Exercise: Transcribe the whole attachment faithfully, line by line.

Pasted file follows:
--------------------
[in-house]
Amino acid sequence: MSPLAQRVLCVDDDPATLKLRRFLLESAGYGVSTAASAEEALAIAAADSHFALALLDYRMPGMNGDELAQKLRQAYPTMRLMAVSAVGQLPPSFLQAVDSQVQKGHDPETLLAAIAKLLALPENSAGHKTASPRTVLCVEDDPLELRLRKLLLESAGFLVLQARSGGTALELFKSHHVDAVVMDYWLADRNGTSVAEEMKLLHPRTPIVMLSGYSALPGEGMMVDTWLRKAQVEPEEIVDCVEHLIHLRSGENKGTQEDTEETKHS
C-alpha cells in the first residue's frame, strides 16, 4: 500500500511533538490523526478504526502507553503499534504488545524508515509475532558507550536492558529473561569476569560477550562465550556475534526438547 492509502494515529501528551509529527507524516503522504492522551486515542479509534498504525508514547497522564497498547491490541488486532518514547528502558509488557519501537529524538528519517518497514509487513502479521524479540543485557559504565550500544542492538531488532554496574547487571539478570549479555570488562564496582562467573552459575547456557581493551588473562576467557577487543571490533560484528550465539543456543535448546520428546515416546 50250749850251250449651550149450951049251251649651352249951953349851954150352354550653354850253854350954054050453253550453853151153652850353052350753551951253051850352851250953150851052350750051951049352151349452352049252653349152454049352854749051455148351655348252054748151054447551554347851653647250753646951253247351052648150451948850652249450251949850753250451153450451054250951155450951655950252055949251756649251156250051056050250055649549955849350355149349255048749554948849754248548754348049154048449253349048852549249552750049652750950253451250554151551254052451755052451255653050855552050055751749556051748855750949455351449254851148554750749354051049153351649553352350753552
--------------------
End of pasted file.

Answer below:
[in-house]
Amino acid sequence: MSPLAQRVLCVDDDPATLKLRRFLLESAGYGVSTAASAEEALAIAAADSHFALALLDYRMPGMNGDELAQKLRQAYPTMRLMAVSAVGQLPPSFLQAVDSQVQKGHDPETLLAAIAKLLALPENSAGHKTASPRTVLCVEDDPLELRLRKLLLESAGFLVLQARSGGTALELFKSHHVDAVVMDYWLADRNGTSVAEEMKLLHPRTPIVMLSGYSALPGEGMMVDTWLRKAQVEPEEIVDCVEHLIHLRSGENKGTQEDTEETKHS
C-alpha cells in the first residue's frame, strides 16, 4: 500500500511533538490523526478504526502507553503499534504488545524508515509475532558507550536492558529473561569476569560477550562465550556475534526438547 492509502494515529501528551509529527507524516503522504492522551486515542479509534498504525508514547497522564497498547491490541488486532518514547528502558509488557519501537529524538528519517518497514509487513502479521524479540543485557559504565550500544542492538531488532554496574547487571539478570549479555570488562564496582562467573552459575547456557581493551588473562576467557577487543571490533560484528550465539543456543535448546520428546515416546 50250749850251250449651550149450951049251251649651352249951953349851954150352354550653354850253854350954054050453253550453853151153652850353052350753551951253051850352851250953150851052350750051951049352151349452352049252653349152454049352854749051455148351655348252054748151054447551554347851653647250753646951253247351052648150451948850652249450251949850753250451153450451054250951155450951655950252055949251756649251156250051056050250055649549955849350355149349255048749554948849754248548754348049154048449253349048852549249552750049652750950253451250554151551254052451755052451255653050855552050055751749556051748855750949455351449254851148554750749354051049153351649553352350753552